— For general safety, wash your hands for at least 20 seconds (here’s a super-fun how-to video). Stop touching your face, and keep your phone clean. Practice social distancing, maintaining a six-foot radius of personal space in public. And wear a mask if you leave home. Here’s how to do it right.
— Watch for symptoms including fever, cough, shortness of breath, chills, repeated shaking with chills, muscle pain, headache, sore throat and loss of taste or smell. If you’re worried you might be infected, call your doctor or urgent care clinic before going there.
— Need a COVID-19 test? Here’s how to receive a free test if you’re in L.A. County. And here’s a map of testing sites across California.
— Here’s how to care for someone with COVID-19, from monitoring their symptoms to preventing the virus’ spread.
— If your job has been affected by the pandemic, here’s how to file for unemployment.
— Here are some free resources for restaurant workers and entertainment industry professionals having trouble making ends meet.
— Advice for helping kids navigate pandemic life includes being honest about uncertainties, acknowledging their feelings and sticking to a routine. Here’s guidance from the Centers for Disease Control and Prevention.
— In need of mental health services? Here are resources for coping during the crisis from the CDC and the L.A. County Department of Public Health. L.A. County residents can also call (800) 854-7771 or text “LA” to 741741.
Tempted to go out now that the economy is reopening? Here’s how you can assess your risk.

Around the nation and the world

The Trump administration has formally filed notice that the U.S. is withdrawing from the World Health Organization, following the president’s vow in late May to exit the organization. The move, strongly condemned by health officials and critics of the administration, won’t happen until next year and could be rescinded under a new administration.

The U.S. supply of personal protective equipment is once again running low as more and more patients enter hospitals. During the early weeks of the outbreak, states were forced into bidding wars for PPE. Now health workers’ unions and industry groups are calling for a national coordinated strategy to buy and allocate the gear. “We’re five months into this, and there are still shortages of gowns, hair covers, shoe covers, masks, N95 masks,” said the president of National Nurses United, the nation’s largest nurses union.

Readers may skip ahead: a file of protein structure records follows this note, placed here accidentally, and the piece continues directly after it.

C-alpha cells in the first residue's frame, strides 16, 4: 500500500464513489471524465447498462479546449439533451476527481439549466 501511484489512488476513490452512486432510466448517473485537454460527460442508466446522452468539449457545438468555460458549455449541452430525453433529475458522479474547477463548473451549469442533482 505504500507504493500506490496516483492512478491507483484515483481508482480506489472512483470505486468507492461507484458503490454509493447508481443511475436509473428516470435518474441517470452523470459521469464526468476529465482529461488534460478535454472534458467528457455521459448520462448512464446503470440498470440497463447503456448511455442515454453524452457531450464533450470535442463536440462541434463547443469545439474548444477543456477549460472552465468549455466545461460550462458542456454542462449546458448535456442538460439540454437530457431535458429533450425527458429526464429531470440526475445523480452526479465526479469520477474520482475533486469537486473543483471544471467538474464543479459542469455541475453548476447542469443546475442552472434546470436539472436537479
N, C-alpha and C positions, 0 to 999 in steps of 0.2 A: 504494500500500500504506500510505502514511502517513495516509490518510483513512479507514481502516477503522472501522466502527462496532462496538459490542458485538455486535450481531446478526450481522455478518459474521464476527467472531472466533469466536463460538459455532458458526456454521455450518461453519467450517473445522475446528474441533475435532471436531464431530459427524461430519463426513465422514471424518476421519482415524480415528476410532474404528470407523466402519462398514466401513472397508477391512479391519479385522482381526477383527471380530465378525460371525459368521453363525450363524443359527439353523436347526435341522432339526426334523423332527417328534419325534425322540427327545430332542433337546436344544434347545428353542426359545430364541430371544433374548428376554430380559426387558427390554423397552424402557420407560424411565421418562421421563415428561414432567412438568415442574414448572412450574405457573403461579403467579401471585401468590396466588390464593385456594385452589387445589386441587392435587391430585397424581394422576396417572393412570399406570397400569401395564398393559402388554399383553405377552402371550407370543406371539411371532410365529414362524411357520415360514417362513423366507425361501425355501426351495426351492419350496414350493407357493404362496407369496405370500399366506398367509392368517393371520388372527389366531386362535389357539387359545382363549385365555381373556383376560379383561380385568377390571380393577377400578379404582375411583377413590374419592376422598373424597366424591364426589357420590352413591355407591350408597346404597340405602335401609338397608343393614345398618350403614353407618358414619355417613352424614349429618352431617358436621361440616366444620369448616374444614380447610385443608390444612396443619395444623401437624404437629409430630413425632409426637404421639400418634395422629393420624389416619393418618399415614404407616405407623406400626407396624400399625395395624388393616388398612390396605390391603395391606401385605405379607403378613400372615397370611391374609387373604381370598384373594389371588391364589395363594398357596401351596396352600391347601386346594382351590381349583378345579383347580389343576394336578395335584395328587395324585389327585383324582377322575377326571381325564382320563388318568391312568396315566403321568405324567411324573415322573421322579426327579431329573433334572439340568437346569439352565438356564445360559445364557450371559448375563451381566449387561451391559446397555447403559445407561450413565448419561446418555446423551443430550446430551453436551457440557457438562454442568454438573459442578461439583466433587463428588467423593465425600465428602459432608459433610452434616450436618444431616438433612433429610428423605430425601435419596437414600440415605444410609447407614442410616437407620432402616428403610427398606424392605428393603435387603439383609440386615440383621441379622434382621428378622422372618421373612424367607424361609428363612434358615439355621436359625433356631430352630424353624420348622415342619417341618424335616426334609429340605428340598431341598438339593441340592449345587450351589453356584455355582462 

International students at U.S. colleges must transfer or return to their home countries if their schools offer classes entirely online this fall, per new guidelines from U.S. Immigration and Customs Enforcement. The updated guidelines put added pressure on universities to offer in-person classes and increase the stress on international students who were left stranded in the U.S. when campuses closed and travel became restricted. The American Council on Education, which represents university presidents, called the new rules “horrifying,” and its president said they would “cause enormous confusion and uncertainty.”

Your questions answered

Today’s question comes from Morgan Songi, who wants to know: Why do some coronavirus tests provide almost immediate results and others take a couple of days?

Most of the publicly available coronavirus tests — the ones that look for active infection, not the antibody tests — operate very similarly. A sample is taken from the inside of your nose or throat using a swab, then the polymerase chain reaction (PCR) technique is used to amplify the genetic material in the sample until it’s possible to detect traces of the virus.

The PCR process itself doesn’t take that long to run. The range in the time it might take to receive test results is largely due to whether or not the sample can be analyzed at a testing site; if it can’t be, it might need to be sent to a laboratory for processing.

In times of high demand, like right now in L.A. County, labs may be dealing with a backlog of tests to process. Back in March, for example, hospitals around the country were sending samples to a single lab in Southern California, significantly delaying turnaround times.

And if a hospital does have the capability to process tests on-site, patients who have severe symptoms and may require life-saving treatment are at the top of the priority list.

Got a question? Our reporters covering the coronavirus outbreak want to hear from you. Email us your questions, and we’ll do our best to answer them. You can find more answers in our Frequently Asked Questions roundup and on our coronavirus roundup page.

For the most up-to-date coronavirus coverage from The Times, visit our homepage and our Health section, listen to our “Coronavirus in California” podcast and follow us on Twitter and on Instagram.